The Stitch n’ Glitch would teeter on the “/” of this binary. The event would rely upon material and digital making strategies to engage feminist media art. It would activate the ethos of a Stitch n’ Bitch, a cultural imaginary of fiber artists creating and socializing, which takes place via online communities like Ravelry or in-person meetings. It would invoke the concept of glitch as a way to signal the strangeness and malfunction of a cultural context that would relegate feminist media artists and feminized work to the margins, but also the glitch as tool when deployed against these same cultural systems. In other words, even though it was an event, held over two days in October 2018, it was undeniably shaped by Internet Vernacular, teetering on the “/”, remixing online and offline in celebration and contestation.

The central premise of the Stitch n’ Glitch, a celebration of feminist media artists enacted through communal creativity, is affectively quite different from the wry humor of much of meme culture. However, the ethos of the Stitch n’ Glitch, along with other works in this issue (Losh; SCRAM; Banner; Kocurek & Whipple, to name a few) suggests that “Internet Vernacular” is nowhere near monolithic. There is plenty of sarcastic and blithe humor on the Internet. But there are also many counterpublic spaces that focus on building community, care, and inclusion; networks that make time for supportive celebration and play; communities that hold space for underrepresented voices and imaginative alternatives. Some might say they glitch the system.

To see how the Stitch n’ Glitch came together, we invite you to visit our kitchen table and studio, as captured in the online exhibit that accompanies this introduction.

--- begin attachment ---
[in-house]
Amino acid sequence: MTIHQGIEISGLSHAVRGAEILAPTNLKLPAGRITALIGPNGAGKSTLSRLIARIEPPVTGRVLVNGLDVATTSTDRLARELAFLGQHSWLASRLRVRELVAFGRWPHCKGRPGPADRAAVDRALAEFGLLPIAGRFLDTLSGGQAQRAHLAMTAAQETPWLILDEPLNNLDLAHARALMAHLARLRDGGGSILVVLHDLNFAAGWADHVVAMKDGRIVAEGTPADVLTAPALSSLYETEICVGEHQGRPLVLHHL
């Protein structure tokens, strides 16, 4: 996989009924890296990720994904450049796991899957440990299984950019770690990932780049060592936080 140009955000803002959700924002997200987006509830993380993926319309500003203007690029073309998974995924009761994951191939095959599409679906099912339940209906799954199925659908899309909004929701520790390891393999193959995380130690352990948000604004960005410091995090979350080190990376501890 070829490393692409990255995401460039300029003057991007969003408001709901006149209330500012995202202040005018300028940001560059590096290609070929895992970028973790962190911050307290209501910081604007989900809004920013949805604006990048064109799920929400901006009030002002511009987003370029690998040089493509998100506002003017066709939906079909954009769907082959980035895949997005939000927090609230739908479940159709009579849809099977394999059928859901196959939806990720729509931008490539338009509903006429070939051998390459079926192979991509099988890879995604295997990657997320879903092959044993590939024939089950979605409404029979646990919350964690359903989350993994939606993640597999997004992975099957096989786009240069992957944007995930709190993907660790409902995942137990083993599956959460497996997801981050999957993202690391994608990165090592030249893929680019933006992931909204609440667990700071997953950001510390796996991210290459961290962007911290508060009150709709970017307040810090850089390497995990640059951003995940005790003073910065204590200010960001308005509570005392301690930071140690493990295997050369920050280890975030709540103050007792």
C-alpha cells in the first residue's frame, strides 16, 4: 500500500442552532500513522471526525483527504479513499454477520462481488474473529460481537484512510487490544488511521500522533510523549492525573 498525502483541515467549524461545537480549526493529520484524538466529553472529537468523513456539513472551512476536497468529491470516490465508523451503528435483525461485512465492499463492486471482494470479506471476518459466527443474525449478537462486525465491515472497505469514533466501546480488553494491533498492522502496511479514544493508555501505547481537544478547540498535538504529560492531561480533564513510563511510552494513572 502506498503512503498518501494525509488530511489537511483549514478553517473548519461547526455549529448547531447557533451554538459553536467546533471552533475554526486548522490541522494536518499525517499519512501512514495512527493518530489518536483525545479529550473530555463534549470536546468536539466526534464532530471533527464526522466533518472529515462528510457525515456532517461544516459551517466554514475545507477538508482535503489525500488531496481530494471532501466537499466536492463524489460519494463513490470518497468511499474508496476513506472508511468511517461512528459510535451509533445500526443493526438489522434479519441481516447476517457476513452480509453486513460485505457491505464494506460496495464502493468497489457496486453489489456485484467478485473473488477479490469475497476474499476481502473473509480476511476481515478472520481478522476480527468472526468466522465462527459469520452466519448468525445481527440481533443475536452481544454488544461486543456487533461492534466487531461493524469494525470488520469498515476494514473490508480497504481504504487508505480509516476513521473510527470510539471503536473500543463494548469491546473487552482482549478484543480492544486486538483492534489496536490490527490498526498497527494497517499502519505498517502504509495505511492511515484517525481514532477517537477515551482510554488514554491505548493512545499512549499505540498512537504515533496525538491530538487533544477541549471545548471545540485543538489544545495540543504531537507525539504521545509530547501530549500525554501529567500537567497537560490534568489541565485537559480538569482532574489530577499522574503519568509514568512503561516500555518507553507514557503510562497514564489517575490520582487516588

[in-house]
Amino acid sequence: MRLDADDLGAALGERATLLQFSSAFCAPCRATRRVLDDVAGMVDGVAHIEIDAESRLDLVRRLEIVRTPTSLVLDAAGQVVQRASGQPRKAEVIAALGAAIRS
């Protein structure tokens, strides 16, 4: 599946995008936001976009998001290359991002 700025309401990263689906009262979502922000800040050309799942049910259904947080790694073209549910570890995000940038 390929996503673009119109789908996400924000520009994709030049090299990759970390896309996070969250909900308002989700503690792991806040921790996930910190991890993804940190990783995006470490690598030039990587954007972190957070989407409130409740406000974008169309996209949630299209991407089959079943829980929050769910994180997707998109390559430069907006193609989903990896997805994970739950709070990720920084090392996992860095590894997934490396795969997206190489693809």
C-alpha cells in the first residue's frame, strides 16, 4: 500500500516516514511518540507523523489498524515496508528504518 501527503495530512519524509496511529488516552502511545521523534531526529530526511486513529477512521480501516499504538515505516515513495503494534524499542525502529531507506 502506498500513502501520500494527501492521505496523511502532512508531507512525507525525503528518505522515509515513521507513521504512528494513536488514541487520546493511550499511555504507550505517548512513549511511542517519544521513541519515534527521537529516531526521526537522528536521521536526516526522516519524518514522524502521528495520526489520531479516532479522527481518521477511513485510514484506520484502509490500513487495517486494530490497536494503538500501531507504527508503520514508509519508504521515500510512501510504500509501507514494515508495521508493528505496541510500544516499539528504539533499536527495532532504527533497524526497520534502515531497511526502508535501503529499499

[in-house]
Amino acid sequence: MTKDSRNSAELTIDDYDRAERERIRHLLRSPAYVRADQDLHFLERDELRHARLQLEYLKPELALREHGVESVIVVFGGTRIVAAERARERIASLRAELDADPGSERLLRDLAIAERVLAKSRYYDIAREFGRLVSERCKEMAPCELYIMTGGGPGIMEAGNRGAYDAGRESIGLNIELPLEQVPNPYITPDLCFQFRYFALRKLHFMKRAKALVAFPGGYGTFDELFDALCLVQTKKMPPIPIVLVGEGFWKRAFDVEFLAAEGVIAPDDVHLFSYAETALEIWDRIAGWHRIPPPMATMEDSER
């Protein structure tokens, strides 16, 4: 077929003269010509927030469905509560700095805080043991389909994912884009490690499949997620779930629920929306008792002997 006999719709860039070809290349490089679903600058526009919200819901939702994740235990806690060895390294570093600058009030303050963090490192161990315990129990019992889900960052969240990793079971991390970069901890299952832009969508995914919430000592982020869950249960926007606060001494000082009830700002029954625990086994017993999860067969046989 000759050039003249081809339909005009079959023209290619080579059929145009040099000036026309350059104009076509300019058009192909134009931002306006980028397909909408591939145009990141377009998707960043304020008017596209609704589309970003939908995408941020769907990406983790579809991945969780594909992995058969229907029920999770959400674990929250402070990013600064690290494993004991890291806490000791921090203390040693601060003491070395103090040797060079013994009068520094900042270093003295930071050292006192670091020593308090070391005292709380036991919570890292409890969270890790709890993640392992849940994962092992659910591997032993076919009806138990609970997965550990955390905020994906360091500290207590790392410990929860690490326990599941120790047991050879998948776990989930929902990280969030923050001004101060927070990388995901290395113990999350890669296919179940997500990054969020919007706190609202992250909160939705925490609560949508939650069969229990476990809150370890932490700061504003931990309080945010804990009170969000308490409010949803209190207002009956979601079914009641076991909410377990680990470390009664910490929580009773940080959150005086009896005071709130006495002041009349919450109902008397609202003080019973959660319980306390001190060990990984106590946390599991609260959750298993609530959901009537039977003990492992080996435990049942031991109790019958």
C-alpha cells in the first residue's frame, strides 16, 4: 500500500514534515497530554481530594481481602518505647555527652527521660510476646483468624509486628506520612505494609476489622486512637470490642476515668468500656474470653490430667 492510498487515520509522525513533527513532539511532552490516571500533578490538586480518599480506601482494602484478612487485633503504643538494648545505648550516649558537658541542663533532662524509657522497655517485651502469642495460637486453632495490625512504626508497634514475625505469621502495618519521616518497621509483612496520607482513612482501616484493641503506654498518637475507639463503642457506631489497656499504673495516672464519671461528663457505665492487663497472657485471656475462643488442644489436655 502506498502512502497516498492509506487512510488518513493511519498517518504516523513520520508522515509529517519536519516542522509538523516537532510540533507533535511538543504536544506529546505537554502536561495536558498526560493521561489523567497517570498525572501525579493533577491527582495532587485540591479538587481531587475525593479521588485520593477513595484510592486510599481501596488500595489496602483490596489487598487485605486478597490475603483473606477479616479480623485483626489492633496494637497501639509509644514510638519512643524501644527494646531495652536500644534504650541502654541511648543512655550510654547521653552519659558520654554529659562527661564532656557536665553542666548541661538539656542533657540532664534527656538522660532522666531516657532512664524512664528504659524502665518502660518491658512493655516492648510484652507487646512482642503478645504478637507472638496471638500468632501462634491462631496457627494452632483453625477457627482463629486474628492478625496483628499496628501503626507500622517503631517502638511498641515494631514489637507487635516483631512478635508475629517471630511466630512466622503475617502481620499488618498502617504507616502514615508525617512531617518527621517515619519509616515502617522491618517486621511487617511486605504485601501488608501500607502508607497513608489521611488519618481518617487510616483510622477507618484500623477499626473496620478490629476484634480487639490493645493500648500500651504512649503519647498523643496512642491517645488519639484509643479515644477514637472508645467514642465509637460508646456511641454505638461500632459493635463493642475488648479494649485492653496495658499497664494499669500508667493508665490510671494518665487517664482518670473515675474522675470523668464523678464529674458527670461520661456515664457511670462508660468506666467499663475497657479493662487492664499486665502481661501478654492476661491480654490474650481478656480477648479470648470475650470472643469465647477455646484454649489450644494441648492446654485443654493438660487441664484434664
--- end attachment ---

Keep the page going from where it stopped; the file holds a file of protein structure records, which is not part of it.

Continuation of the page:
View the Exhibit

Project Credits

Creative Director and Producer: Kim Brillante Knight

Pedagogical Director: Juan Llamas-Rodriguez

Research and Archive Director: Wendy Sung

Design Director: Hong-An Wu

Set Construction and Decoration: Philip Martin

Image Curation and General Support: Atanur Andic, Tuoc Nguyen, Mohammed Rashid, and David Worcester

Set Decoration: Rosalie McManis

Promotional Materials: Chad Phillips, Garret Chace

General Support: Christi Nielsen, Cameron Irby

Documentation: Rebecca Krusekopf

And credit is also due to the many who have hosted us at kitchen tables over the years...


Chachra, Debbie. “Why I am Not a Maker.” The Atlantic, 23 Jan 2015. Web. theatlantic.com/technology/archive/2015/01/why-i-am-not-a-maker/384767/

Sayers, Jentery, ed. Making Things and Drawing Boundaries: Experiments in the Digital Humanities. University of Minnesota Press, 2018. Debates in the Digital Humanities.


  1. See Chachra, “Why I am Not a Maker.”
  2. See in particular Rogers; Burek, Foster, Fox, and Rosner; Martin, Compton, and Hunt; Chachra; Boggs, Reed, and Lindblad; and Anderson and Campbell in Sayers’ volume.